Felix Sturm boasts an impressive 25-1-0 record as a professional, has only lost in controversial fashion to Oscar De La Hoya, and is the WBC Middleweight champion.
Still, the 27-year-old feels mounting pressure to impress.
Without the natural knockout power to blow opponents away, Sturm battles internally with the desire to produce exciting fights for the fans yet continue producing victories. His best chance at success will always be to box and move smoothly using his speed and combinations to pile up points victories. A fighter has to recognize the tools that he has and then make the most of them; power punching isn’t one of those attributes in the case of Sturm.
In his most recent victory in March over Maselino Masoe, Sturm had picked his power punching opponent apart for much of the night and decided to put things on “cruise control” to close out the night. It was a smart move in terms of winning the fight, which was all the Hamburg resident was concerned with, but it didn’t go over well with the hometown fans.
Boos were heard inside Color Line Arena, despite Sturm outclassing New Zealand’s Masoe on his way to a 117-111, 117-111, 115-113 unanimous decision victory. Masoe came into the bout boasting an alarming 25 knockouts in his 26 victories against just three losses. He was fresh off a two round destruction of the undefeated Evans Ashira, knocking him down three times in less than four minutes of action. Ashira went twelve rounds with Super Middleweight king Joe Calzaghe late last year, making Masoe’s destruction of the tough Kenyan even more impressive.
Masoe deserved the respect Sturm showed him as the champion pecked and moved for the last few rounds of the bout to retain his title. Smart? Yes. Entertaining? According to those in attendance, perhaps not.
Now comes a fight with Javier Castillejo, a world-class fighter with 60 wins in 66 fights spanning an 18-year professional fight career. The Spaniard was on the wrong side of decision losses to Oscar De la Hoya and Fernando Vargas, those being the two Castillejo fights most fans stateside would be familiar with. A durable fighter with the will to march on, Castillejo was dropped by De La Hoya late and by Vargas early, but fought on to hear the judges verdict each time. Both of those fights were contested at junior middleweight where “El Lince de Parla” (literally translated as “The Sharp Sighted One from Parla,” Parla being the Spanish city where he was born) has fought for the majority of his career.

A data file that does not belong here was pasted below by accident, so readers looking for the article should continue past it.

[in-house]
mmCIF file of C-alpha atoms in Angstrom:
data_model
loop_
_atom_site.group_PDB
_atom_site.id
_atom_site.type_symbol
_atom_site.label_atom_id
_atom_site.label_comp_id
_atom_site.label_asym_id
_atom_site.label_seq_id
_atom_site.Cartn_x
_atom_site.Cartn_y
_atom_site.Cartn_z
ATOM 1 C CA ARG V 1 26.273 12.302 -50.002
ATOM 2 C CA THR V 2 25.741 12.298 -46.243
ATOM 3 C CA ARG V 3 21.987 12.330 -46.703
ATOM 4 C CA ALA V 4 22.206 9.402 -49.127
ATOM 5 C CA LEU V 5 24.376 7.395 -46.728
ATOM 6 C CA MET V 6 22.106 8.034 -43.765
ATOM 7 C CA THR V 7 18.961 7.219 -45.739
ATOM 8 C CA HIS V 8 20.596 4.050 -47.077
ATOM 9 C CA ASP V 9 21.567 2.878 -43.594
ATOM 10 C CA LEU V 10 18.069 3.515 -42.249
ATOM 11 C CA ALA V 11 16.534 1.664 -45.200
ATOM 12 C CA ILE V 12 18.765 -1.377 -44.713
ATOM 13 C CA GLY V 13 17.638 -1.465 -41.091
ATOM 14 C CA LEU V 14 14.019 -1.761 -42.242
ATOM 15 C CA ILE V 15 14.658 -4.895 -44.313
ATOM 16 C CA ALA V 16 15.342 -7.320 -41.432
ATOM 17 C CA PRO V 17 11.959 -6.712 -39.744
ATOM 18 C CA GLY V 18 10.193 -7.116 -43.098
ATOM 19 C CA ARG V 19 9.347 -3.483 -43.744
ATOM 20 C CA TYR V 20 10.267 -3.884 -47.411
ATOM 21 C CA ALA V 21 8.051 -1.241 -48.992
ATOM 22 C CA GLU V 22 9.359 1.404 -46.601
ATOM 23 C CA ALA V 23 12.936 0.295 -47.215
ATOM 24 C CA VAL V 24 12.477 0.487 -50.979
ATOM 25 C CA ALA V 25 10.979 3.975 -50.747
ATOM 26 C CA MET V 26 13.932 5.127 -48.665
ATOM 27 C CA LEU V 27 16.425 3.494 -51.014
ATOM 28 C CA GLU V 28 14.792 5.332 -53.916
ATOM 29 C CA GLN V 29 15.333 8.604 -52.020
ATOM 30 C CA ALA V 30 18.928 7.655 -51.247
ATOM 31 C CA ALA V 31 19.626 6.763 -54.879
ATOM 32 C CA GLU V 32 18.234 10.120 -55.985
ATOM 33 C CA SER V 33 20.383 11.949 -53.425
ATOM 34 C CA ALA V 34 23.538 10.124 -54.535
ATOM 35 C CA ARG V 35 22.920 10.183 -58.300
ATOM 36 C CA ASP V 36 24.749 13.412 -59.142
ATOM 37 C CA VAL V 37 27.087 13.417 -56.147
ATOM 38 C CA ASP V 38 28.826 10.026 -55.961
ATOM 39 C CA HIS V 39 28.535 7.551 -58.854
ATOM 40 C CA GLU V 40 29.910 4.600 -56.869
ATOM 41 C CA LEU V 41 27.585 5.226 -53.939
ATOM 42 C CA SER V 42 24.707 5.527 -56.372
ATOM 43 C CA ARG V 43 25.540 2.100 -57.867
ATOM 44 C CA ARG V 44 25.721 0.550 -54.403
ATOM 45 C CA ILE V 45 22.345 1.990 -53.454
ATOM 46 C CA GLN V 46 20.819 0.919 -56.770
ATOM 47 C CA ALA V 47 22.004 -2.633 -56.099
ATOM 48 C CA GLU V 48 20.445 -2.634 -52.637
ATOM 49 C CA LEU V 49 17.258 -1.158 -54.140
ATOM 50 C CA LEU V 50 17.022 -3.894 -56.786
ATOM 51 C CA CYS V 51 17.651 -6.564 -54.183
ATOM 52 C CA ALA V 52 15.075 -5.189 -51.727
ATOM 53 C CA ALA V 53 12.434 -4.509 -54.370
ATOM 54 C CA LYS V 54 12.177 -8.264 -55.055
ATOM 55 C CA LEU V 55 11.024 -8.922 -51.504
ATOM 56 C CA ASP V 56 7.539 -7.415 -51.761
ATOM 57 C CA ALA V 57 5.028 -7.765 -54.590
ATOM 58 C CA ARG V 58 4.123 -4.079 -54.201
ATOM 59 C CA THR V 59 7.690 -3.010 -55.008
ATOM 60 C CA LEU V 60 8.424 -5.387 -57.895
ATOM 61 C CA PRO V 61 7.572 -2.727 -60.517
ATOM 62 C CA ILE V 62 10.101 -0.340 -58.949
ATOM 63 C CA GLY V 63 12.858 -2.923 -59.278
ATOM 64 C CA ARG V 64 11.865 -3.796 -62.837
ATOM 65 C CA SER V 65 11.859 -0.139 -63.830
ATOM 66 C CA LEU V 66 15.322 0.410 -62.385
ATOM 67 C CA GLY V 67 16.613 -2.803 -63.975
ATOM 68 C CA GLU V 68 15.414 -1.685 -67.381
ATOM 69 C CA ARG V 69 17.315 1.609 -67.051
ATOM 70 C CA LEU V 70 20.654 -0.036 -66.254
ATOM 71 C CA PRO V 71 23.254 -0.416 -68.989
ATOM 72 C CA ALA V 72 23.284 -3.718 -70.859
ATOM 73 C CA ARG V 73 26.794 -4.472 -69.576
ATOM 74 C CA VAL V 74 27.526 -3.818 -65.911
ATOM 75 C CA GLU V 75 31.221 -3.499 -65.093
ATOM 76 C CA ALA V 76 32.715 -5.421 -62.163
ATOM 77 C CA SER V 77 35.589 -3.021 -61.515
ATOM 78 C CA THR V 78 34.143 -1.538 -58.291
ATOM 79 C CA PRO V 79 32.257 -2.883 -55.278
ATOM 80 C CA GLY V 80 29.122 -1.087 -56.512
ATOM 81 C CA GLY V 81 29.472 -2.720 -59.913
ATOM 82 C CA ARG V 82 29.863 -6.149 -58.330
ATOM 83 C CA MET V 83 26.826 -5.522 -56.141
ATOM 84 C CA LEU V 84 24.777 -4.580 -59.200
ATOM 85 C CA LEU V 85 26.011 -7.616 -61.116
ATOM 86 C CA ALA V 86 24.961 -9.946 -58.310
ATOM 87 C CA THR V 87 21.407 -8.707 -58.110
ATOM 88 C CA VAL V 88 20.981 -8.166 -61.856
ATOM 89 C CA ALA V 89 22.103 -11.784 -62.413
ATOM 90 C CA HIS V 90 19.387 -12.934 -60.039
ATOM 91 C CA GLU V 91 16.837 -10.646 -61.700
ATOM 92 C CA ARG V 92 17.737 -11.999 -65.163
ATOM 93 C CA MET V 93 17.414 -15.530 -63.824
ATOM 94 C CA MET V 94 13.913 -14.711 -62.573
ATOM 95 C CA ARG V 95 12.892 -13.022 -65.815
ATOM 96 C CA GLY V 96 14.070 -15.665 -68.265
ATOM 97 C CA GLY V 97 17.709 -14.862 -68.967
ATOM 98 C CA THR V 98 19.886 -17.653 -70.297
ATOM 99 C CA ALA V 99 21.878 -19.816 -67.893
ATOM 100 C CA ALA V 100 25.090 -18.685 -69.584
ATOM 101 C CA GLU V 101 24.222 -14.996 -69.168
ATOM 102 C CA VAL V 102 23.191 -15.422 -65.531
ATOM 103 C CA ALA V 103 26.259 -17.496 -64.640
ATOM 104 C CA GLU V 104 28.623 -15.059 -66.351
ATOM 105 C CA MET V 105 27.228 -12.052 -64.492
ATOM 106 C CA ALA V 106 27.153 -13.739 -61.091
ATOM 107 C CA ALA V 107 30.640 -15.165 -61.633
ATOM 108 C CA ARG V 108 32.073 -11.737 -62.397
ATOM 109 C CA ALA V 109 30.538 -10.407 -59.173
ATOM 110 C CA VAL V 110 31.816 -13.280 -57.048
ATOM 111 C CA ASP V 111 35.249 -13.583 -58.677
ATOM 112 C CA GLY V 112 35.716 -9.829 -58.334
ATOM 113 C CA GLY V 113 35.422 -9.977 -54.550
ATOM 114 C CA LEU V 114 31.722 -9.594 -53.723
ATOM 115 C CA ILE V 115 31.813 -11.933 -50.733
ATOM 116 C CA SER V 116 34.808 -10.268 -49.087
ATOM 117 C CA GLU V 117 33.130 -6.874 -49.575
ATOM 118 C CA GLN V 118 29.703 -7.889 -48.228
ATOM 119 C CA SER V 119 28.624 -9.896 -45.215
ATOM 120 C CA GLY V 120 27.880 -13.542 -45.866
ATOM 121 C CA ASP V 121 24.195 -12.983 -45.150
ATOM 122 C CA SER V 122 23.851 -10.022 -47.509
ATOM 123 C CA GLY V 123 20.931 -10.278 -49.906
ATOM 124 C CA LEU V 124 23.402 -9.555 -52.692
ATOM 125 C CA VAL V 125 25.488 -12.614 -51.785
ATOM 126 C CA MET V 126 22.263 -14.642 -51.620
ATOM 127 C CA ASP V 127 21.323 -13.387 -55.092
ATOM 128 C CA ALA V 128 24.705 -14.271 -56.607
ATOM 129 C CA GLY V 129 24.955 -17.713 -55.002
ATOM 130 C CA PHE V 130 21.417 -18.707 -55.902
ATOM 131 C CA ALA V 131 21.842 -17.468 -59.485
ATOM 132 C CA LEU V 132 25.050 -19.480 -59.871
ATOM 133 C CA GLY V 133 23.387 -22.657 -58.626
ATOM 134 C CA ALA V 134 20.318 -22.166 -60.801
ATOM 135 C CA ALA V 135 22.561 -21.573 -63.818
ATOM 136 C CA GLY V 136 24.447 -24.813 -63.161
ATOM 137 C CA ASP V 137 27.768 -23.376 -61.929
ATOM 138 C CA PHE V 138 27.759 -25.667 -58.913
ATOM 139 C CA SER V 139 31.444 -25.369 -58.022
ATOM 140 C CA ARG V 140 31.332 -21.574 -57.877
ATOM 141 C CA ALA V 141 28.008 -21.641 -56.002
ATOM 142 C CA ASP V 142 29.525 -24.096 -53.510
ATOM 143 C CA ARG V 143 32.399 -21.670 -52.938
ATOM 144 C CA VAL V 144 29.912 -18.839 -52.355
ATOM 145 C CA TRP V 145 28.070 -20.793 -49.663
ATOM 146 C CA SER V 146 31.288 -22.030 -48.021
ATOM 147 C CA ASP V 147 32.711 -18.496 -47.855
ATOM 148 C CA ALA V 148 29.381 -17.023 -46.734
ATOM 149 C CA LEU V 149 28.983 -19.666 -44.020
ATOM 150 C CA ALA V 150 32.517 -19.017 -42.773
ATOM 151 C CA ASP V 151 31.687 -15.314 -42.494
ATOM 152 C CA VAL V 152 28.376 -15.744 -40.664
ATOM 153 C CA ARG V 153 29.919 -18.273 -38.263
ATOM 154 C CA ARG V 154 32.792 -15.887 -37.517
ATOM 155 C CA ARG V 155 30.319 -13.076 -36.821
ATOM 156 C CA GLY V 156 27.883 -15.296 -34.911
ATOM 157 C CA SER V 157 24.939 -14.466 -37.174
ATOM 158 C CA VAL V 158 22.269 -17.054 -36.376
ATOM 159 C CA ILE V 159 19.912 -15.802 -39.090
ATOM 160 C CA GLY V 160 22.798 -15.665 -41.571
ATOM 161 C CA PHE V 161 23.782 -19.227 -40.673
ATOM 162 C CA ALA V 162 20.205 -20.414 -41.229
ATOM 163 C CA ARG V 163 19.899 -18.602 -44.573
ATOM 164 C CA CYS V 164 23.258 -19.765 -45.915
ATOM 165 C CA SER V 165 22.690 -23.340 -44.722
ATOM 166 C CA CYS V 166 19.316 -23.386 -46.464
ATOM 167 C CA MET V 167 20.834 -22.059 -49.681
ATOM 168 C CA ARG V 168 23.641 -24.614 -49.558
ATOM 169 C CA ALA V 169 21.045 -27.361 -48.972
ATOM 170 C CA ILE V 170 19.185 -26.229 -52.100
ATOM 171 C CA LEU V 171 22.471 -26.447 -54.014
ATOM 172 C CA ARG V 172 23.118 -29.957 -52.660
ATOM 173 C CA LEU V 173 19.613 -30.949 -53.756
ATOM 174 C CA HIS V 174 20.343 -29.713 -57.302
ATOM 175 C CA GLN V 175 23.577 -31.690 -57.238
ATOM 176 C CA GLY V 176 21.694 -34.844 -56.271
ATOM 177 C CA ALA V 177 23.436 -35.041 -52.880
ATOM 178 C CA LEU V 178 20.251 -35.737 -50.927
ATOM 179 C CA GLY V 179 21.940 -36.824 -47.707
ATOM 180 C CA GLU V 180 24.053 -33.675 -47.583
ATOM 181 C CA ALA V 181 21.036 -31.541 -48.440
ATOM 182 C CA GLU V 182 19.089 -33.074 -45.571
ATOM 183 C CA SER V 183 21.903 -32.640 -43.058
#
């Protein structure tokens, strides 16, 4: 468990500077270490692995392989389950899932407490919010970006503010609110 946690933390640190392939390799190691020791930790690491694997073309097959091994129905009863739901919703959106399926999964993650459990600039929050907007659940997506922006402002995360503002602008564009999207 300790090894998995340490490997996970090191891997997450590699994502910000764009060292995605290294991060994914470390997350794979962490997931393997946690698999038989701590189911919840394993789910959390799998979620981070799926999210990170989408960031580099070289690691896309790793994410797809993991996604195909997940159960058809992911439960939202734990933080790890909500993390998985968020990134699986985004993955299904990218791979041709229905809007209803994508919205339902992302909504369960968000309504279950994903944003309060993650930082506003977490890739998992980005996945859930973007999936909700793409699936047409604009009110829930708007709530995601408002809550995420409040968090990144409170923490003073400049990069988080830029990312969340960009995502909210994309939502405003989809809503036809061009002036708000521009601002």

While Castillejo looks to be a perfect opponent for Sturm, it doesn’t look to be any more appealing than the Masoe fight for the fans. Durable as Castillejo is, and with Sturm stopping just 11 opponents in his 25 victories, this looks to be another lopsided decision victory for the home favorite managed by Klaus-Peter Kohl. At least Masoe brought the threat of explosive power – Castillejo certainly does not.
In his prime I think Castillejo could have given Sturm some trouble, but at 38 years of age with 66 pro fights behind him, I see Javier’s best days having gone by. Sturm is a slick boxer with fast hands who puts his combinations together very well behind an educated jab. I expect him to work the jab early, peppering his plodding opponent, and become more aggressive as the fight goes deep by utilizing his stinging right hand and well-placed hooks.
A knockout victory over Castillejo would be very impressive and Sturm may push to turn that trick in attempt to erase the memory of those who booed the closing rounds last time he fought in Color Line Arena. It isn’t likely though and a wide points victory on the cards seems an almost certainty as the main event comes to its conclusion.
The best middleweights at the moment include Jermain Taylor, Winky Wright, Arthur Abraham and Felix Sturm. Wright has proven that slick stylists can grab the spotlight and the money that comes with it, although it took him until he was 32 years old to do it. Sturm still has time on his side as he enters his prime fighting years, but the crowd-pleasing style that comes with natural power such as that possessed by Abraham and Taylor isn’t an option for Sturm.
Like countryman and retired undefeated super middleweight champion Sven “Phantom” Ottke (34-0-0, 6 KO) before him, Sturm hopes the German fans will see the beauty in his craft… He simply isn’t a beast.
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